This week I sat down with my colleague to discuss ways we could try to improve the area of weakness for our students on fitness testing, which was muscular strength and endurance. We came up with a few goals to set that we felt would demonstrate muscular strength. Our goal was for every student at Franklin Middle School to be able to do ten push-ups. We felt that if every student could complete this task it would improve overall fitness scores for the entire school. Also, we felt that all students being able to complete this would lead to healthy fitness levels related to muscular strength.

       

    • Blog post
    • 1 month ago
    • Views: 147
  • University Student Dives into University Student Dives into Whole Child

    • From: Richard_Lange
    • Description:

      I teach an on-line graduate course at National Louis University in Chicago to students who are currently teachers and who are seeking to complete their master’s degree. One of the courses the student need to take in a series of three is called, Instructional Decision Making. Although the course has multiple learning goals and objectives, one of the key elements to the course is to engage the student in critical reflective practice to evaluate key understandings, assumptions, rationales, and shifts that underpin one's instructional decision making. The course explores a variety of teaching strategies and appropriate activities for grade school students. Being an on-line course, we do not meet face-to-face but do share the completed assignments with each other in the on-line class forum.

       

      Select-a-Topic Video Sharing


      For one of the assignments, the students are asked to research and share a presentation, report, video, etc. on a topic related to instructional decision making that was not covered as a part of the course. They are asked to elect a topic that we have not covered and create a lesson/presentation for the class on a selected topic of their choice.  No “list of themes” are given to the student for ideas. They are asked to include a video example of teaching practice or expert opinion on a topic as a part of their presentation. The video could be from a third party source such as the videos they have viewed for the course. It could take the form of a chat session, VideoThread, Prezi, individual video, PowerPoint, etc.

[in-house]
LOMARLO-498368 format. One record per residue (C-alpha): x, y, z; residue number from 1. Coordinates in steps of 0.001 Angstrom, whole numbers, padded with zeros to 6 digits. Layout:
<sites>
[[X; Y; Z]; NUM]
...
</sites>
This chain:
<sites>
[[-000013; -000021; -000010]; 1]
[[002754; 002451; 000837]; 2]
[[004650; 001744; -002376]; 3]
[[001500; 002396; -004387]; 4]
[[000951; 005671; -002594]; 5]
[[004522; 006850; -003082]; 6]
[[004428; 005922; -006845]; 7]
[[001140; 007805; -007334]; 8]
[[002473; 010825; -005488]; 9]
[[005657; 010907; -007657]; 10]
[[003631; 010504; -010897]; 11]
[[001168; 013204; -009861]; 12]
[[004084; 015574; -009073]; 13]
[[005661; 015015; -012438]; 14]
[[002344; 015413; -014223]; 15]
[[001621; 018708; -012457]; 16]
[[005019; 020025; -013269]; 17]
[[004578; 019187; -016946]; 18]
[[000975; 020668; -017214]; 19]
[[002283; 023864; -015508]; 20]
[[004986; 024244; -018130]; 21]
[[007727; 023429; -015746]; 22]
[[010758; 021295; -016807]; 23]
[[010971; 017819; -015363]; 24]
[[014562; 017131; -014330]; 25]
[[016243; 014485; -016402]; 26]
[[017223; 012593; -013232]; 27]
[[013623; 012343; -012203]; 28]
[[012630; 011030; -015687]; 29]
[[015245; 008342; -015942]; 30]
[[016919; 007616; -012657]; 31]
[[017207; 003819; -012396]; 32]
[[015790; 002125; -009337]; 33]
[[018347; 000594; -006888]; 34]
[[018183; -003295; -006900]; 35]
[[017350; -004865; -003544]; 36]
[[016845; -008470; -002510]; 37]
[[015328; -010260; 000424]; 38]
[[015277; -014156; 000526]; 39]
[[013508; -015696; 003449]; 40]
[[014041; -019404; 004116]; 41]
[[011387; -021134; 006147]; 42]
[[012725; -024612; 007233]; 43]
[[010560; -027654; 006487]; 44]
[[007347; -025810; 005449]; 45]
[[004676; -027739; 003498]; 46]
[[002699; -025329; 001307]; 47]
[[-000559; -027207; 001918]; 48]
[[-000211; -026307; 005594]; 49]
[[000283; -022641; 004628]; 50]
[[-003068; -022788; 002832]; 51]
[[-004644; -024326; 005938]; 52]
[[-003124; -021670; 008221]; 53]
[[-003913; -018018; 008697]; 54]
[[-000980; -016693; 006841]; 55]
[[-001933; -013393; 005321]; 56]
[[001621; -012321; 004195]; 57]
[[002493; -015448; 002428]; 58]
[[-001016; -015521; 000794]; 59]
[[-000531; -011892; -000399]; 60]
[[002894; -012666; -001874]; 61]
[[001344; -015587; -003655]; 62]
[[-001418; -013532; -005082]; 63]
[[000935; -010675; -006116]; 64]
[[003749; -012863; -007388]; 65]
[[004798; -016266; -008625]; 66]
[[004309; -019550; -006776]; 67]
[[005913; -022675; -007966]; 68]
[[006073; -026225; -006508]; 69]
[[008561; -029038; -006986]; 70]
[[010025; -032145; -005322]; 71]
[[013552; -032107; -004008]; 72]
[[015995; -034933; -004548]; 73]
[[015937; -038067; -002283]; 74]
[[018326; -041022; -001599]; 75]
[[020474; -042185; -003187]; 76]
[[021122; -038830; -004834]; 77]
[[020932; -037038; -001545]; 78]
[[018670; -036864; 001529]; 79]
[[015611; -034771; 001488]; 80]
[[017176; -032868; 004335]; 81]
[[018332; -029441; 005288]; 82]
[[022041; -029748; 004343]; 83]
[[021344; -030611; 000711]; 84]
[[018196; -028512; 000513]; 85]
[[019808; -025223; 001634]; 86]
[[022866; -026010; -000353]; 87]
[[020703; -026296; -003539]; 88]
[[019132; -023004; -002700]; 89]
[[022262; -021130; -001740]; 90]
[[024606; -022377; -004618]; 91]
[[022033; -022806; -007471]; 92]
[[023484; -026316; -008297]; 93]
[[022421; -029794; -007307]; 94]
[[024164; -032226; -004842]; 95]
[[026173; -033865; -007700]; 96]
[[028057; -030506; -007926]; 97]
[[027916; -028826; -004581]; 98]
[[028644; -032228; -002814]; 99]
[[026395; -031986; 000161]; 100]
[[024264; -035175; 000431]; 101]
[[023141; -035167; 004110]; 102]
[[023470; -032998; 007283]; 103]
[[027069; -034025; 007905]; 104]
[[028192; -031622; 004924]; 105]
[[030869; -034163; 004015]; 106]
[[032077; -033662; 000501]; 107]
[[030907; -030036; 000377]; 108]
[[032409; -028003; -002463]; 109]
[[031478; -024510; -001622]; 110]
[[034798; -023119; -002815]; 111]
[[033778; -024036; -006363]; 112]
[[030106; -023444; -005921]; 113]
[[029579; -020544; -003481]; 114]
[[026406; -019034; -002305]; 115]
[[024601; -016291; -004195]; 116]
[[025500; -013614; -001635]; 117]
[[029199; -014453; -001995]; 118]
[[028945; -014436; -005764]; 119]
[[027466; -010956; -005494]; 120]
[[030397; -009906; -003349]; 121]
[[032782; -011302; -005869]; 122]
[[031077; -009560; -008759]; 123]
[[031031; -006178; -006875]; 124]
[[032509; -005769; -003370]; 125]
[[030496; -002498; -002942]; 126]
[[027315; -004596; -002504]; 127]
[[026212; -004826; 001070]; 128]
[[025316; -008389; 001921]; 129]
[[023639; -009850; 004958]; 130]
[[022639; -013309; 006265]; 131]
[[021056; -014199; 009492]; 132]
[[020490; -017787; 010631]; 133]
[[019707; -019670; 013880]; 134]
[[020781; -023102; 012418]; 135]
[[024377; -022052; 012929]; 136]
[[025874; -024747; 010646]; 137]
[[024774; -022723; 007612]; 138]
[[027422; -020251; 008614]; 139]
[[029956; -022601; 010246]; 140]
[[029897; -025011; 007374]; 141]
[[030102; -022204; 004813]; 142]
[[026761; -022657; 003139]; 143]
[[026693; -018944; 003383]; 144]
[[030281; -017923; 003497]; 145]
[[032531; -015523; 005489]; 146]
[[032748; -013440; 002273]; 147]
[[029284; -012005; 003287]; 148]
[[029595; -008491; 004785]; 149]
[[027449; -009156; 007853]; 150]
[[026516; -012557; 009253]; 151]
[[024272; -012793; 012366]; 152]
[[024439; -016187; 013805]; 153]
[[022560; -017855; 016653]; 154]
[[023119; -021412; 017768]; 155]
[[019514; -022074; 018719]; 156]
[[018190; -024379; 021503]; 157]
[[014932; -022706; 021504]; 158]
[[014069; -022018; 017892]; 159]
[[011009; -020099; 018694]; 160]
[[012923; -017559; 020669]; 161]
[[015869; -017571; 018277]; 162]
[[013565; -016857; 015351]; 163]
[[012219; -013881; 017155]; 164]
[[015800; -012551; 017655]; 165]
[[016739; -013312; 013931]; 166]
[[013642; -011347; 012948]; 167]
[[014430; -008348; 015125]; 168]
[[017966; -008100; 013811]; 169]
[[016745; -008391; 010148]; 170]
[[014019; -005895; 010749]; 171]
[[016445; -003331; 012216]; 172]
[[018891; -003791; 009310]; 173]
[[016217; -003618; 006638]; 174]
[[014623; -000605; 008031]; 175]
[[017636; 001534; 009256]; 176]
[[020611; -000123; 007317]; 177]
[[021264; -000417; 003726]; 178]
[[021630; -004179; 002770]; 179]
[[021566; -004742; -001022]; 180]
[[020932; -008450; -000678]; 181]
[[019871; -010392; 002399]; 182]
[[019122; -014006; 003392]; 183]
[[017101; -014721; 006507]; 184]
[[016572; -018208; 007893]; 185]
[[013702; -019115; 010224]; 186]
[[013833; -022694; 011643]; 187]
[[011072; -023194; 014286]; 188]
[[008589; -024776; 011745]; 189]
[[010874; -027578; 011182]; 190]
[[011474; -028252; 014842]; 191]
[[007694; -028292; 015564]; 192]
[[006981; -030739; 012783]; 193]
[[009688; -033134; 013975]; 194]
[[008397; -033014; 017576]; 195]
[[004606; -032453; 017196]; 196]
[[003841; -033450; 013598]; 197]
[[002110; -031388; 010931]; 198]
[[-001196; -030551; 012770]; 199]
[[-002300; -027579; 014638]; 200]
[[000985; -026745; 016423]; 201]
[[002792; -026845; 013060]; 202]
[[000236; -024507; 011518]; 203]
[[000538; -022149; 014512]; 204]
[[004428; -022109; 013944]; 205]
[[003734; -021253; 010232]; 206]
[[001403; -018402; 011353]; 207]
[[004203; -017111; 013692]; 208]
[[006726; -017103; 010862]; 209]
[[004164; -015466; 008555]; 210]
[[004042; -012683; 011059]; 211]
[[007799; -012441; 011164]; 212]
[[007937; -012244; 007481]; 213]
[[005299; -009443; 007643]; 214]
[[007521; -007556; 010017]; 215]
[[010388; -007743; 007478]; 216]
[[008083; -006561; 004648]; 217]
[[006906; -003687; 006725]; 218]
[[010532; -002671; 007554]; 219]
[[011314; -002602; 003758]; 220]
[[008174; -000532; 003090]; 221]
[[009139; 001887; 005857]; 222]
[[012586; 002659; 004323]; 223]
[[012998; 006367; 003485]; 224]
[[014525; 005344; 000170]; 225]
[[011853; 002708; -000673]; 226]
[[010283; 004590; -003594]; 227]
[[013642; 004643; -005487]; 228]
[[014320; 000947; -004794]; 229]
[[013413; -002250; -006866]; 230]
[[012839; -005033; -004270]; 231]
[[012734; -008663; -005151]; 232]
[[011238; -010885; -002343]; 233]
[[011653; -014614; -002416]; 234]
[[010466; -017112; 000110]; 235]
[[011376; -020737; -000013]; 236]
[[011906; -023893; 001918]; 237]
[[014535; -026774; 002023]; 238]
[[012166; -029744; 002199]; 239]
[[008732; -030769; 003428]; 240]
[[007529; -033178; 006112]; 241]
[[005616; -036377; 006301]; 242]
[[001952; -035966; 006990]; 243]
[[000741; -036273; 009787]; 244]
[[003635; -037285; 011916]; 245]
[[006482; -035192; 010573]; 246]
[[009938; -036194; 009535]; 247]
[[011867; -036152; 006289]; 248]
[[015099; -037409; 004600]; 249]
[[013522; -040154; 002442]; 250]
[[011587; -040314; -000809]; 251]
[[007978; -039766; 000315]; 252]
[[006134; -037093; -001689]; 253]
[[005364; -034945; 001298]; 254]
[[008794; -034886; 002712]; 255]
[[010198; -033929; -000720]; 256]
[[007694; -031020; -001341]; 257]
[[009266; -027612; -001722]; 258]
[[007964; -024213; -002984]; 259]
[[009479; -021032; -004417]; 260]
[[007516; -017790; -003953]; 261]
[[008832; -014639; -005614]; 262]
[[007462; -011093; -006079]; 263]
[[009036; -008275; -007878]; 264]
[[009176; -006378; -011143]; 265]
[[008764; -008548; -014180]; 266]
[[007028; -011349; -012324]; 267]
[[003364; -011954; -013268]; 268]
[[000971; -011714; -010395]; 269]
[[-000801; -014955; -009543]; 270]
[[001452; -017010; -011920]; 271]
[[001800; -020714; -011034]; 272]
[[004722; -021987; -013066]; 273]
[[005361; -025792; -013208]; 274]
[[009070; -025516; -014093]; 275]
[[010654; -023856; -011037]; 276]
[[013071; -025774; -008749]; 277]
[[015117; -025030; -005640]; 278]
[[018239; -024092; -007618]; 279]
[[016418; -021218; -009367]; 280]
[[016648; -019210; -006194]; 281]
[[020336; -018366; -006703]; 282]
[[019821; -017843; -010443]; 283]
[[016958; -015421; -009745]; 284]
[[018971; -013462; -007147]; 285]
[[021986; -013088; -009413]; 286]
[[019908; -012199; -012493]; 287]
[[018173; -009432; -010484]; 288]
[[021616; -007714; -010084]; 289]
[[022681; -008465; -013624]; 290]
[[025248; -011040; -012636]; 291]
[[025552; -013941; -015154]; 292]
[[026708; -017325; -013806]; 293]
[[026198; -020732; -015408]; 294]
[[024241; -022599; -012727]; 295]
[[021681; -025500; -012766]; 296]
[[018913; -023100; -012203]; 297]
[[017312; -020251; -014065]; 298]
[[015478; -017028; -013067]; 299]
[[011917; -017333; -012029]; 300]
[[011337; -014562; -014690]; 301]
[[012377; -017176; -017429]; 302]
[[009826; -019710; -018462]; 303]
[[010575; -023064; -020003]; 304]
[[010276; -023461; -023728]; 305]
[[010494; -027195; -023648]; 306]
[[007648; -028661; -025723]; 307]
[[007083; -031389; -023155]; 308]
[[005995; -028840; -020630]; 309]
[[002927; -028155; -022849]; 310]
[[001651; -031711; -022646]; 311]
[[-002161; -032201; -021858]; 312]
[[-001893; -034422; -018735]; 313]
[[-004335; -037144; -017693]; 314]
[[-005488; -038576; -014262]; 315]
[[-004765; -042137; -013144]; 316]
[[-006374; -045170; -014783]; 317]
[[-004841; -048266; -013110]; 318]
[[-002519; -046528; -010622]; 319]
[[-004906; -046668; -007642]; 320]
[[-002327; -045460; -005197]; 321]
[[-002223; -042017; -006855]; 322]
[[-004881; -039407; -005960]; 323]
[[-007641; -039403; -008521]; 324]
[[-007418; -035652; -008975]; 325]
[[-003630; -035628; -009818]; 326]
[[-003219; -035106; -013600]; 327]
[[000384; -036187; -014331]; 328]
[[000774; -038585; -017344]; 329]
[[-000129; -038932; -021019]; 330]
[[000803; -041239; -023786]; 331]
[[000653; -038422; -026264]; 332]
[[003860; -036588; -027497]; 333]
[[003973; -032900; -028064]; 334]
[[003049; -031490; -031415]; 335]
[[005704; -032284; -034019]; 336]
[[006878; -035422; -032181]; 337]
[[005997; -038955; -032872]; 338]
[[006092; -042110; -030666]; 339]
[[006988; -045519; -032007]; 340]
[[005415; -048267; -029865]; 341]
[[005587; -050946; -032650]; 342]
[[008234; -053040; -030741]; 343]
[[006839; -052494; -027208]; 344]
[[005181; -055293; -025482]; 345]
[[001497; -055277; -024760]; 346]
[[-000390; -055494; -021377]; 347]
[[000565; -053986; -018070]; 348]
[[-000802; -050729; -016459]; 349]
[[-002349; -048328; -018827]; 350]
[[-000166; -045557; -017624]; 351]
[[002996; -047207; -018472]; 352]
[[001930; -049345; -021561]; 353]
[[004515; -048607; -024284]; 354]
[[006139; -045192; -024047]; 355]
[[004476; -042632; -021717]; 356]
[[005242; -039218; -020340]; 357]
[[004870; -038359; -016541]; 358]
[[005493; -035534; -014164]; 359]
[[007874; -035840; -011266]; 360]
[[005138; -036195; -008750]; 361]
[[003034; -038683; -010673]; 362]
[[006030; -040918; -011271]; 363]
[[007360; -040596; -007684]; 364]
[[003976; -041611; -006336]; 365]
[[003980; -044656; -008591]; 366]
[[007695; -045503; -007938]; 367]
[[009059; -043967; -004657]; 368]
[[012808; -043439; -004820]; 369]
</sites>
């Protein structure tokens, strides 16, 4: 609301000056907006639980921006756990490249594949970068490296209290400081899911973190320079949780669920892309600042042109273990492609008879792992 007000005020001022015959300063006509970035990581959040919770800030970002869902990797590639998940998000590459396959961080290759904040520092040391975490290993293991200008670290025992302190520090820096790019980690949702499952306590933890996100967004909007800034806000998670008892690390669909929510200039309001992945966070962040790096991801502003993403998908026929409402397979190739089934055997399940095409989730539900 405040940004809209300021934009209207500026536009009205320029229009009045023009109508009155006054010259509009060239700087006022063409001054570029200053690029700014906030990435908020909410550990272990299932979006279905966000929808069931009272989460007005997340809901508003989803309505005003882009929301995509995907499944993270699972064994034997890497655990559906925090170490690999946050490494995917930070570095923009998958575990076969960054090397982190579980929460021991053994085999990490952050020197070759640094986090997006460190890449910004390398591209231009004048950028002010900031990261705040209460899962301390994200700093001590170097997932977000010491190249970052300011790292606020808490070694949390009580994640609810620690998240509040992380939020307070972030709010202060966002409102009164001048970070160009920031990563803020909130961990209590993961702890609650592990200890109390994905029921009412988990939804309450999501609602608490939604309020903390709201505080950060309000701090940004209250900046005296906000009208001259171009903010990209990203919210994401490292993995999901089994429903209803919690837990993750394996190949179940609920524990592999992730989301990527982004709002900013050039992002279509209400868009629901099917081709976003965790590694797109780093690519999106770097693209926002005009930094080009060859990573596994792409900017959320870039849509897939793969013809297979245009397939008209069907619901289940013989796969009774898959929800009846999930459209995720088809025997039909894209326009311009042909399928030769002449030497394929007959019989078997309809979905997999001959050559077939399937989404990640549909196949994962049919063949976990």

To my surprise, and delight, one of the students in the class chose to write about the Whole Child Initiative. After grading her Prezi presentation, I sent her a separate email and asked her why she selected this topic. She informed me that she chose the Whole Child Initiative as she felt that in order for her students to be successful in the classroom, teachers need to cater to the whole child, not just one part. She went on to state that when teaching preschool, this is her goal in the classroom. She noted that this mindset changes as the students get older. This was a topic that she had heard of before but did not know much about it. She wanted to learn more in order to implement this concept in her classroom and hopefully encourage other teachers to follow suit.

       

      What impressed me the most was here very appropriate selection of YouTube clips. Each one was spot on as they gave example for each of the five Whole Child tenants. She was right on the mark. She sums up nicely making note of several ASCD Whole Child Publications and where to find more information at the different websites.

       

      I asked her if I could show this at our next Illinois ASCD board of directors meeting and she was thrilled and honored to have me do so.I, too, was exited and thought this would be worth sharing as a blog on the EDge.  I look forward to your comments.  Here it is.

       

      http://prezi.com/eclxd-o0wso1/whole-child-initiative/?utm_campaign=share&utm_medium=copy

      

    • Blog post
    • 1 month ago
    • Views: 231
  • Knowing and Knowing How Knowing and Knowing How

    • From: Gregory_Caswell
    • Description:

      If you turn on the news in the morning, you might have the joy of seeing a reporter go out on the street to assess America’s social studies knowledge. They’ll quiz passers-by; the most clueless are shown floundering, and the rest are lumped into shocking statistics at the end. 45% of Americans don’t know who the third president was! 60% can’t even find Afghanistan on a map! Crisis in Education!